Julia Scherger und Judith Knabe von brandzeichen, einem Unternehmen des Ketchum-Netzwerkes, berichten über aktuelle Food-Trends in Deutschland.

Ein Beitrag aus unserem internationalen Foodmagazin “Inspired by Food No.2 – Ketchum’s Tasting Notes”:

shatring is caring_groß

Julia Scherger and Judith Knabe from Brandzeichen, a company of Ketchum, describe the food sharing trend in Germany.

We live in an affluent society in which the appreciation of goods is fading relentlessly. Especially when it comes to food, modern nations live in the lap of luxury. We forgot to care about what we have to eat – because we have it in abundance. Unsurprisingly, this leads to an unprecedented amount of food waste. In Germany, every second 300 kilograms of food is dumped, and worldwide this amounts to 6.7 million tonnes per year.

Food sharing instead of a throwaway mentality
Facing this startling trend, several movements are fighting for less food to end up in the rubbish bin. They aim to achieve greater awareness of the value of food and of the existing global problem. In Germany, the association foodsharing e. V. is on the rise in spotlighting the meaning and the dwindling appreciation of food. Founded in Cologne in 2012, the association gives a second chance to groceries
which are still edible and enjoyable, but which are maybe beyond their best-before date. With its voluntary and free-of-charge concept, the association has so far saved more than 1.8 million kilograms of
food from rubbish bins.

How does food sharing work?
On its internet platform foodsharing.de, surplus food from private people, retailers or food industry companies which would otherwise have ended up in the bin is offered and collected. To share their own
food with another person, community members publish the location and the content of their ‘food basket’, which can be picked up at a fixed date by another interested member. Strict guidelines prohibit hygienically risky goods such as mincemeat or raw milk products. An alternative way of sharing private food is through public distribution stations. More than 200 publicly accessible places with fridges and shelves – which are available and continually updated on maps on the website – now offer excess groceries throughout Germany. Cities such as Cologne and Berlin demonstrate the greatest amount of activity.

Teaming up with partners
To also provide industrial food which is still palatable, the association is cooperating with about 1,800 businesses and stores. More than 8,000 registered foodsavers voluntarily collect the commercial food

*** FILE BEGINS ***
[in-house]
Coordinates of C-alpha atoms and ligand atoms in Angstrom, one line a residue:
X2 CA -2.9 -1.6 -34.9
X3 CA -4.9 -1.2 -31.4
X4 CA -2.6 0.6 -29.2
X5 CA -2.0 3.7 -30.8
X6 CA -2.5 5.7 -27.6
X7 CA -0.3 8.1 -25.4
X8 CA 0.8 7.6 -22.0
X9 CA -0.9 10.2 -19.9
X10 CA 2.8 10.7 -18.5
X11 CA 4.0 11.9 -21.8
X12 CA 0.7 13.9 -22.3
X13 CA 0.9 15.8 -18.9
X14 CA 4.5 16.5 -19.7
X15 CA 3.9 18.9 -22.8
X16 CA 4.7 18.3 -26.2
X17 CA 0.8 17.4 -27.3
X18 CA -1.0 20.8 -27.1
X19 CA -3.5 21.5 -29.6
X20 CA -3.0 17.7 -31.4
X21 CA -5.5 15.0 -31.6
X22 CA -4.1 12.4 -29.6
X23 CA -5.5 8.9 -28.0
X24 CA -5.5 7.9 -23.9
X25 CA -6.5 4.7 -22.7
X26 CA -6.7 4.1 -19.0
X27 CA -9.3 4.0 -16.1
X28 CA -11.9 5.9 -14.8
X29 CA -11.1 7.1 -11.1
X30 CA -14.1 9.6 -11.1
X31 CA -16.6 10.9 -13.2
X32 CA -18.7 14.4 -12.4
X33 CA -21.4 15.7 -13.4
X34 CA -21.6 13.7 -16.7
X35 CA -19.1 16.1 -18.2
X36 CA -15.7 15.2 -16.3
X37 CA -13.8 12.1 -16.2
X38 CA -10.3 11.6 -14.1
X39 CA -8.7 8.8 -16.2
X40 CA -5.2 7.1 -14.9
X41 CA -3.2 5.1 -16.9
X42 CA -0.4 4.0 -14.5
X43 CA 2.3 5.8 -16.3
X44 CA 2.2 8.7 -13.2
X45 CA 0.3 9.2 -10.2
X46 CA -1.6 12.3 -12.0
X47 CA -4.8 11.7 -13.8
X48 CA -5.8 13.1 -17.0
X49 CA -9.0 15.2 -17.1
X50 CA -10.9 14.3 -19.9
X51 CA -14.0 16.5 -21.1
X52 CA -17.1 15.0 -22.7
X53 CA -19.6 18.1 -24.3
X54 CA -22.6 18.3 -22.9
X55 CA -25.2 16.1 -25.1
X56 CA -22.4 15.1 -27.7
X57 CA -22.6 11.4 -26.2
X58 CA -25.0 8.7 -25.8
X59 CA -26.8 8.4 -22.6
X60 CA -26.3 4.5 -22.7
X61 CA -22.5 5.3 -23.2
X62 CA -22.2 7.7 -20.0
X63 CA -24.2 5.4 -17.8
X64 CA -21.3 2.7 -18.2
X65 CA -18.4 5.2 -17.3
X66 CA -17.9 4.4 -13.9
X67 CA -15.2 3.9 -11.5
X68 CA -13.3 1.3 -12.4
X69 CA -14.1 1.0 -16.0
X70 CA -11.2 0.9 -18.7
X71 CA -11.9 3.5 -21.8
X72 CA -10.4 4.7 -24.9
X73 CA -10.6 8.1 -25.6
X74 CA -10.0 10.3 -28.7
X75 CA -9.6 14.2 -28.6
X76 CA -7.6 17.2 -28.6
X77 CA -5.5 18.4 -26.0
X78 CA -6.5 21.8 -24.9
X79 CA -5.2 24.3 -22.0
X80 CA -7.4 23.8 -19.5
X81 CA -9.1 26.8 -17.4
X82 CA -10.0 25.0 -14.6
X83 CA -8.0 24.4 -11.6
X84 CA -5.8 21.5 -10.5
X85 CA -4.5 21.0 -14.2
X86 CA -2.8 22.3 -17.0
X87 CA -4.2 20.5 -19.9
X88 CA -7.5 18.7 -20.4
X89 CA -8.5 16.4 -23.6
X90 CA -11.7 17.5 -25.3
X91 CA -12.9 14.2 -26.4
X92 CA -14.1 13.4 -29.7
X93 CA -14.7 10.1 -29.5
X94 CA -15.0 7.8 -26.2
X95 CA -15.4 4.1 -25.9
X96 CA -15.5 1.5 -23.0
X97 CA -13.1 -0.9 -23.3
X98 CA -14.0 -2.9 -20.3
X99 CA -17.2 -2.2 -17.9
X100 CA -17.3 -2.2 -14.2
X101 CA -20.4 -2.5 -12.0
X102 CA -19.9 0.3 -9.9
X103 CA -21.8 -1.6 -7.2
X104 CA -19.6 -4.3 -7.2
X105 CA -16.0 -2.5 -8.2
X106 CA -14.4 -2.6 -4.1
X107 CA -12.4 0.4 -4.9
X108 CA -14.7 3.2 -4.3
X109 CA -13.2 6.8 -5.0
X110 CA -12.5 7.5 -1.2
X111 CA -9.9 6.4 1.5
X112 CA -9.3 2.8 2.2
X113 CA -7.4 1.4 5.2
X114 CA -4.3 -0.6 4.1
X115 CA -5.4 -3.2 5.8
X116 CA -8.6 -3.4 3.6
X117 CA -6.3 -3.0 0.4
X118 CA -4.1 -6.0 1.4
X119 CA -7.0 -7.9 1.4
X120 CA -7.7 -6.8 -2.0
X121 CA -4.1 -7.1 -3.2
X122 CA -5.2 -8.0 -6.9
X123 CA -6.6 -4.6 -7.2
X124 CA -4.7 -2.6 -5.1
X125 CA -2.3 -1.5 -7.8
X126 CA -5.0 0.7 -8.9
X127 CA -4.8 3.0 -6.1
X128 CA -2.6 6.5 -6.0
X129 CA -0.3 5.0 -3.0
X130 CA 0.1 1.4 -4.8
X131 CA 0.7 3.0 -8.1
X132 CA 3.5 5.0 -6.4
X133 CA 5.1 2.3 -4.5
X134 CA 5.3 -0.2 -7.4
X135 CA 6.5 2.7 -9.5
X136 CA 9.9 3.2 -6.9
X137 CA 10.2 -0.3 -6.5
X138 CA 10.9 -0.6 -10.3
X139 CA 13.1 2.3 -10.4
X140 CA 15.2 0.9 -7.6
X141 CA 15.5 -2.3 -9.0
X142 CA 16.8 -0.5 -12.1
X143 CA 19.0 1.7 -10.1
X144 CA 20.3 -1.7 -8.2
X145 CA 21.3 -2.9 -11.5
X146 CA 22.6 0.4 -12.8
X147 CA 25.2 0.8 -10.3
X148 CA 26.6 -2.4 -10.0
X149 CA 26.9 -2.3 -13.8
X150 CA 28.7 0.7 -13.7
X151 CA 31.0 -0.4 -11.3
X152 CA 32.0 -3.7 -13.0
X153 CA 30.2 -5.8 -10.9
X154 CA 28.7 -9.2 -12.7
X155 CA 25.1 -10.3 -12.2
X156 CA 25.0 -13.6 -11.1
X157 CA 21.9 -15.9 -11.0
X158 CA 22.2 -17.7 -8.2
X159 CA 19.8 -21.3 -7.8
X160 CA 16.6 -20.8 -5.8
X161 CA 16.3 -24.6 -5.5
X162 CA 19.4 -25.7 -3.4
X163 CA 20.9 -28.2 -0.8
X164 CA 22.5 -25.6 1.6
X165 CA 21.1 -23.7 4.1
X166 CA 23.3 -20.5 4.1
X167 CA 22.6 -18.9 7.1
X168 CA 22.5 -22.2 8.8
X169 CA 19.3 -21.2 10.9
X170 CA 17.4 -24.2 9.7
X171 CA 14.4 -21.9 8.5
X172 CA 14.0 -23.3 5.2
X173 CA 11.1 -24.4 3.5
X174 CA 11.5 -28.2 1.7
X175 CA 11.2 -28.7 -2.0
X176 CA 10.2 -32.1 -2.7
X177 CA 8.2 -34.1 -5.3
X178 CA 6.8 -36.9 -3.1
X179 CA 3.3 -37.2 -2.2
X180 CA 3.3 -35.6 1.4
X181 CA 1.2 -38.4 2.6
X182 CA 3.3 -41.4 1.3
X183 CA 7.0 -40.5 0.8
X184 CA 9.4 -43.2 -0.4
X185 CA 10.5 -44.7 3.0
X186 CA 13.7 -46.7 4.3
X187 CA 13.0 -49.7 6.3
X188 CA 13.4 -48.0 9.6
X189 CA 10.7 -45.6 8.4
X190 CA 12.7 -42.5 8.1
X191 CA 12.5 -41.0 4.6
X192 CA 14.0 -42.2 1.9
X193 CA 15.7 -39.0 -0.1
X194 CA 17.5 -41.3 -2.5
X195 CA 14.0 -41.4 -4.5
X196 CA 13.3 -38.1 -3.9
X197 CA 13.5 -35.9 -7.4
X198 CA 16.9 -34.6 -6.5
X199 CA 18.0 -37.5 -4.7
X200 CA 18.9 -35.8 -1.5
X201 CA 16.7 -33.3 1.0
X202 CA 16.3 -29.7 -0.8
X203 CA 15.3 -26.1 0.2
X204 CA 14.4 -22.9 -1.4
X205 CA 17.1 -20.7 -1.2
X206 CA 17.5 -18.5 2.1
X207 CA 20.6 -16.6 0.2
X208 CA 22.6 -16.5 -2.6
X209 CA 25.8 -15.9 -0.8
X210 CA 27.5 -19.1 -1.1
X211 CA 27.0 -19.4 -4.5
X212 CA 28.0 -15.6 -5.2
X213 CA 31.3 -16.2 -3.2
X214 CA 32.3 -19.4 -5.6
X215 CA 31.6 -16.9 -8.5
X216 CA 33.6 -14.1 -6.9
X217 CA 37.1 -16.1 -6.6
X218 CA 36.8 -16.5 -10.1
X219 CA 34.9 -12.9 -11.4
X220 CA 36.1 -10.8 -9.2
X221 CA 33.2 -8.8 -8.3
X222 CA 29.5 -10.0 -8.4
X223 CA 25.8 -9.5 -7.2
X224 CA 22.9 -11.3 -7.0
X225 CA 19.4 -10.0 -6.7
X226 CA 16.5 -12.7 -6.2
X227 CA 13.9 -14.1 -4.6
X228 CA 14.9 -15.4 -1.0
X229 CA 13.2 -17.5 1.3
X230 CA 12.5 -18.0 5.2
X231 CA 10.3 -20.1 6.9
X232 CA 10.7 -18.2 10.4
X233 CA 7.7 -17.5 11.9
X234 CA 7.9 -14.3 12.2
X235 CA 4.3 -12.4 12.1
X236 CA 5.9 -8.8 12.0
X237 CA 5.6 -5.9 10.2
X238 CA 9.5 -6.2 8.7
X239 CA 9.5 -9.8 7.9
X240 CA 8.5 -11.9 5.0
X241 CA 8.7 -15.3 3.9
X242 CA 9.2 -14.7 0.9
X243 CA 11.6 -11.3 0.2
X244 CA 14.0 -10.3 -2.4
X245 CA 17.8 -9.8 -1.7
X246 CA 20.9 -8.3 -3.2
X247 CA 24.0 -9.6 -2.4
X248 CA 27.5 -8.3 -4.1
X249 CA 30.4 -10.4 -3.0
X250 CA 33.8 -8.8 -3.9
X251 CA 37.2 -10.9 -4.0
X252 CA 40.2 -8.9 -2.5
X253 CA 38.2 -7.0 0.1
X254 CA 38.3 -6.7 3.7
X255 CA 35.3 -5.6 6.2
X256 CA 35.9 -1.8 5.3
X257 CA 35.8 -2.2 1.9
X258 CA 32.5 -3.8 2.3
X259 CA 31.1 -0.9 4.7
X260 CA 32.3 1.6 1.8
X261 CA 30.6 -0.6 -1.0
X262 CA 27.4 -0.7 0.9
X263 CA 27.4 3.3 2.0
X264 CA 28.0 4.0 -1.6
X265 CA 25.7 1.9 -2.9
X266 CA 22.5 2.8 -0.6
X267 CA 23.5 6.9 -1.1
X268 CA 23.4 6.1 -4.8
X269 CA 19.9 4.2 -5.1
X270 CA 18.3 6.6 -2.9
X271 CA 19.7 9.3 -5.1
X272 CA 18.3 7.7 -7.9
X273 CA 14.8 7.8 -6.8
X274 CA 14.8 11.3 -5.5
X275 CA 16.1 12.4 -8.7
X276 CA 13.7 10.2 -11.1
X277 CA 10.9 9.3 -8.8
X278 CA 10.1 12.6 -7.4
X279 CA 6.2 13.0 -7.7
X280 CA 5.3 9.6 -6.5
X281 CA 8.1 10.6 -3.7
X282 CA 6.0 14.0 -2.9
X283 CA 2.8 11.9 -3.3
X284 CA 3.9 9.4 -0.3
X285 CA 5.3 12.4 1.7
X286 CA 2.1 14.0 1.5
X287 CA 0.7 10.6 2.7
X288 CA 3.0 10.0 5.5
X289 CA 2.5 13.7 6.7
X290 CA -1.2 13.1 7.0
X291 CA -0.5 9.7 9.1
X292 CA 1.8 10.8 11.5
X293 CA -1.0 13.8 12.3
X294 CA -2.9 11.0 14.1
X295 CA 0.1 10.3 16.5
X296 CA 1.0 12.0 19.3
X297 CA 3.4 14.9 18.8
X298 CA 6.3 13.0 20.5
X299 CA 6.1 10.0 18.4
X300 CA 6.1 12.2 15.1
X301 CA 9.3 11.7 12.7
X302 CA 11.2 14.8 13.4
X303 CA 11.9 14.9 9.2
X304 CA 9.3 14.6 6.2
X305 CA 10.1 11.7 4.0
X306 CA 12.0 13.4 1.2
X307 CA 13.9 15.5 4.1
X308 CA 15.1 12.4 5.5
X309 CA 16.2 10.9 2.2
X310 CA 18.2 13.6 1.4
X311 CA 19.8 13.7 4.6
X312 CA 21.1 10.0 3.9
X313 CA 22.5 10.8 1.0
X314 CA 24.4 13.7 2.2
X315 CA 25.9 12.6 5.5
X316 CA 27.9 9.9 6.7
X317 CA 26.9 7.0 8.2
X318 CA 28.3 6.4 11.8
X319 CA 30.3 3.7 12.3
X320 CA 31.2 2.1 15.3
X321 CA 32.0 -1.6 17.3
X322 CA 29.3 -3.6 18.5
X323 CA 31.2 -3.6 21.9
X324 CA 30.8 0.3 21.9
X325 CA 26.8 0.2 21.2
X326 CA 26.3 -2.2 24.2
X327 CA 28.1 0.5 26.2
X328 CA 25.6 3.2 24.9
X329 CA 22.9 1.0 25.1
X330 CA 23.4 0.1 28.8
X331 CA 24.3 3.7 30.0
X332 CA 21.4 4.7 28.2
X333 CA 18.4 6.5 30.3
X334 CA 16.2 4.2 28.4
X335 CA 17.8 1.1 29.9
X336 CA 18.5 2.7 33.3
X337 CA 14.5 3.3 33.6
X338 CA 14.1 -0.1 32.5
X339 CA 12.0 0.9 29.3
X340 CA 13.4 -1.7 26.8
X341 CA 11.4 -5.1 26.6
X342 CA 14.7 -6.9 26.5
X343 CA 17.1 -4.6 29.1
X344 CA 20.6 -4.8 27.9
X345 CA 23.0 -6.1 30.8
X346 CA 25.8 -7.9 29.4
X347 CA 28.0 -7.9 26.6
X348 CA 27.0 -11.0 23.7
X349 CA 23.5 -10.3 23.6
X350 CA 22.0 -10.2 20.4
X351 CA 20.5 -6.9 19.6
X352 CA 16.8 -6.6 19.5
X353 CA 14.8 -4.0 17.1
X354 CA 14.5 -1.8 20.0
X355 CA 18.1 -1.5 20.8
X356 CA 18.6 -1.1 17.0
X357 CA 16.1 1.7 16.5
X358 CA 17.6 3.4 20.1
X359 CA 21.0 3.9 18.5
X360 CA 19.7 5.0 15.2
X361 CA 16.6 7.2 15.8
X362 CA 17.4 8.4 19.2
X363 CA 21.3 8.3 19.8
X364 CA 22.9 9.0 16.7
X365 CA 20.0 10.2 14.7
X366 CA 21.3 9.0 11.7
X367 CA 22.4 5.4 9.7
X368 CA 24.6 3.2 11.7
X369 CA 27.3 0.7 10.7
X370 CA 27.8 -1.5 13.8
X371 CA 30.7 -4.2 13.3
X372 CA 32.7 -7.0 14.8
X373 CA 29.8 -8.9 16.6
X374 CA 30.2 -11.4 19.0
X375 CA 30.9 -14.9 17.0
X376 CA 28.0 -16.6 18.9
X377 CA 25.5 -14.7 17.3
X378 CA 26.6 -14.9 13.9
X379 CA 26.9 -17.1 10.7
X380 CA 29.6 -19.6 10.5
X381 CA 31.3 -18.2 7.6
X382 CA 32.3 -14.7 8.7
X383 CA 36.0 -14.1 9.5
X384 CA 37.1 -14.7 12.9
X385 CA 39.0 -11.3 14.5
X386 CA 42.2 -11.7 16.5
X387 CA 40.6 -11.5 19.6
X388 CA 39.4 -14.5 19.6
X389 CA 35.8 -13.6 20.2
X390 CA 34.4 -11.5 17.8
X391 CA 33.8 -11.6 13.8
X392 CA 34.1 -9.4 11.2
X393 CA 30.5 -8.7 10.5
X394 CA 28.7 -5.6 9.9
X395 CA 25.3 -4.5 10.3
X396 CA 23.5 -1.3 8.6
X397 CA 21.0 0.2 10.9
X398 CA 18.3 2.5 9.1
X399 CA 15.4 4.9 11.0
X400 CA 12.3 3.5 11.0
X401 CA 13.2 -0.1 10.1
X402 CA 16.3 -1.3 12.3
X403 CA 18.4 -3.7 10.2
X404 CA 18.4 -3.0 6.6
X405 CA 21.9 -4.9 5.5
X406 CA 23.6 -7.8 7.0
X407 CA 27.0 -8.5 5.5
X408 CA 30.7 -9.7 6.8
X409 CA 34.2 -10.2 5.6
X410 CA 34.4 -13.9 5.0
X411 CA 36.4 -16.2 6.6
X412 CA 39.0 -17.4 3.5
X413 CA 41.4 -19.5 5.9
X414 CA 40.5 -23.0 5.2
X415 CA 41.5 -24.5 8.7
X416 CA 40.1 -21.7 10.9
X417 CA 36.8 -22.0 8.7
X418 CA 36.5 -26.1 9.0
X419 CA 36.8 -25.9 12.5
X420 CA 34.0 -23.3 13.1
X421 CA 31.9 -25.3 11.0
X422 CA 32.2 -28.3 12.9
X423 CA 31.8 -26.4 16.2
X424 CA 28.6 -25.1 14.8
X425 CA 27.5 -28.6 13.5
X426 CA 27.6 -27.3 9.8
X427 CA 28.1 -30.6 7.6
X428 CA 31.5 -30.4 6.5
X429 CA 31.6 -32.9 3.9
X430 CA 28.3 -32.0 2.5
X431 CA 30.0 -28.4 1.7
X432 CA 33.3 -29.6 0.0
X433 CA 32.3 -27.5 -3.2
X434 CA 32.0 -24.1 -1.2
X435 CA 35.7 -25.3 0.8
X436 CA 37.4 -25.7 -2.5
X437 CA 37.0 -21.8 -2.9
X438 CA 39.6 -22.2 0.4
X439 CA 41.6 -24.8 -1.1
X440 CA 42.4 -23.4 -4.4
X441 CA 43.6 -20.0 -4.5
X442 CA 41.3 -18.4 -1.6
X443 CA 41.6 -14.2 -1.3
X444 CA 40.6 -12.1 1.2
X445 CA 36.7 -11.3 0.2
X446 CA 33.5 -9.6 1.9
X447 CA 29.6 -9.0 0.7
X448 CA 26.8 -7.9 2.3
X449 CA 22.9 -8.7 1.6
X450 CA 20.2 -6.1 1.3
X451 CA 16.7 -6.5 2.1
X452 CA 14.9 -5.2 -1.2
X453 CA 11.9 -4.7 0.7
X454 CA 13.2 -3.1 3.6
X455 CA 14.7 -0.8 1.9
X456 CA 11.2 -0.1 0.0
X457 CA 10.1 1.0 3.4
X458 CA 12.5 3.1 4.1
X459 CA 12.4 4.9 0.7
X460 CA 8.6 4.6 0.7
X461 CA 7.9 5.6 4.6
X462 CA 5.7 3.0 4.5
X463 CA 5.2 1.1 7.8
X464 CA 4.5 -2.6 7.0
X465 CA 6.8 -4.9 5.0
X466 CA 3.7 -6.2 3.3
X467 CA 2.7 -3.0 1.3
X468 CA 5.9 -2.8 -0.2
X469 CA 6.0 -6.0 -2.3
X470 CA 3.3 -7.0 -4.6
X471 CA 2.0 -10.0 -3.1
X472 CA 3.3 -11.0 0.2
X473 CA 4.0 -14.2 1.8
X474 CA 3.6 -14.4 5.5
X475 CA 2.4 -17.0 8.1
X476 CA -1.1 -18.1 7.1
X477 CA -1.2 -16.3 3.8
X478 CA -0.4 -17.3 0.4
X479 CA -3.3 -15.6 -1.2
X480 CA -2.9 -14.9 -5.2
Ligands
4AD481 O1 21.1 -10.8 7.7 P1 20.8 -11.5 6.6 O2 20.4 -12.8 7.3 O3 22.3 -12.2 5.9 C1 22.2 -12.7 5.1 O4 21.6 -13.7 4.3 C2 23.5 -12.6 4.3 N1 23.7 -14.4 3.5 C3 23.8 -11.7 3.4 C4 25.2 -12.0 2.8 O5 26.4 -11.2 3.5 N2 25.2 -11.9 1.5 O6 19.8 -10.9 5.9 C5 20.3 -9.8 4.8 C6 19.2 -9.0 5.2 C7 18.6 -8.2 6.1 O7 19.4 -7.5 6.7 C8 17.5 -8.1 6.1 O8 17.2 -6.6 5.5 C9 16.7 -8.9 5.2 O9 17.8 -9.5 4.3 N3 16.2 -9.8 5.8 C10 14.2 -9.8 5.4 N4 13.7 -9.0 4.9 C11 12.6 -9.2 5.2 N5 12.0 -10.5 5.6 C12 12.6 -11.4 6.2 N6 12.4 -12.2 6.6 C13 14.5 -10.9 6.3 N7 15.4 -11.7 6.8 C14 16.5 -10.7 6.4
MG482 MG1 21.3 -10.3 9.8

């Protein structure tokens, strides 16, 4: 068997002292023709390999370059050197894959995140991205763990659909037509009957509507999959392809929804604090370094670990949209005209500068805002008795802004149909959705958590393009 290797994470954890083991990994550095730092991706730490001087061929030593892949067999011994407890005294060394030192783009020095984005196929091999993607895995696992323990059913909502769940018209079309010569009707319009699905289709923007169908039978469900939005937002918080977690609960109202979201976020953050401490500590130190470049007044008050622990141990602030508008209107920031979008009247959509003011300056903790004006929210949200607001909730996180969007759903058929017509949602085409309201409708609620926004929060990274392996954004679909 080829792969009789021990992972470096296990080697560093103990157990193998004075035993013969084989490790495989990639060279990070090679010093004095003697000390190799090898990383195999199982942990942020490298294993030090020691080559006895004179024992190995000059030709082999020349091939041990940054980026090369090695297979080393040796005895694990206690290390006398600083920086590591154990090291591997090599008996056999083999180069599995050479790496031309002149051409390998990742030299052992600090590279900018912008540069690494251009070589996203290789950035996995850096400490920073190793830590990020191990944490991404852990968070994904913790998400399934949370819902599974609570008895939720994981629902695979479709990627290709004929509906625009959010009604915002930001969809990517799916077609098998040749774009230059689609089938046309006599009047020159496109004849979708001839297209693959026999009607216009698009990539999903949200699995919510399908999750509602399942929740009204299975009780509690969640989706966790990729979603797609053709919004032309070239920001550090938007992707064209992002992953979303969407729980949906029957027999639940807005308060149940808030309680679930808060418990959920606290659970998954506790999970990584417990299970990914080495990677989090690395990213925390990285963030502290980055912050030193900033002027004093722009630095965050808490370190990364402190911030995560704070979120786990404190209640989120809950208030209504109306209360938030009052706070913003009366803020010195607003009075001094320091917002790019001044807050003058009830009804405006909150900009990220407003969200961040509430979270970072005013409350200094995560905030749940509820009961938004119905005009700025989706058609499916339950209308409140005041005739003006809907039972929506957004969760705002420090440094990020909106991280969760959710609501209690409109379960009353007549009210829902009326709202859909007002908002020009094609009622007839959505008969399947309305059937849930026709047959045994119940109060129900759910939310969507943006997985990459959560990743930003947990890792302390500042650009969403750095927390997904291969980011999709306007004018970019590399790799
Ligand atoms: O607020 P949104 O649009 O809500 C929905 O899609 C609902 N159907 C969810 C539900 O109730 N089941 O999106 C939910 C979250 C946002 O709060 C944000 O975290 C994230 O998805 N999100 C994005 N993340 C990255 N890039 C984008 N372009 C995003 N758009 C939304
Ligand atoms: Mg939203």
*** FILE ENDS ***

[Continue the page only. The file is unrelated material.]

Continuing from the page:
for private use or for sharing with friends, on foodsharing.de or with public soup kitchens, food banks and other social institutions. More than 300 ambassadors are responsible for coordinating existing and
new partnerships, foodsavers activities and other food sharing events. In addition to small organic supermarket chains and retailers, global players such as Beiersdorf also support the community. With
its ‘We care, you share’ campaign, Beiersdorf aims to promote the responsible utilisation of resources and encourage commitment to tackling food waste. To support foodsharing, companies either
donate surplus food or provide the association with fridges and storage facilities. In return, the firms are relieved in the matter of disposal costs, waste separation and accountability of the further food use for which the foodsavers sign a special legal agreement.

Spreading the idea
Having started in Germany, some foodsavers took the idea abroad: Austria, Switzerland, Scotland and the Netherlands are now also on board. While France is trying to regulate food wastage on a legal
level, Spanish activists came up with a similar concept of so-called solidarity fridges. All these food sharing advocates agree on the fact that the sharing idea is not to be confused with mere charity – everyone can give and take food. Because in the end, it is about rediscovering the value of food, about relearning to care about it and about taking action against its waste. There is still a long way to go before
a complete rethink is achieved within society. But pioneering projects such as foodsharing e. V. sound like a promising start.
For further information
(partly in German and Dutch only):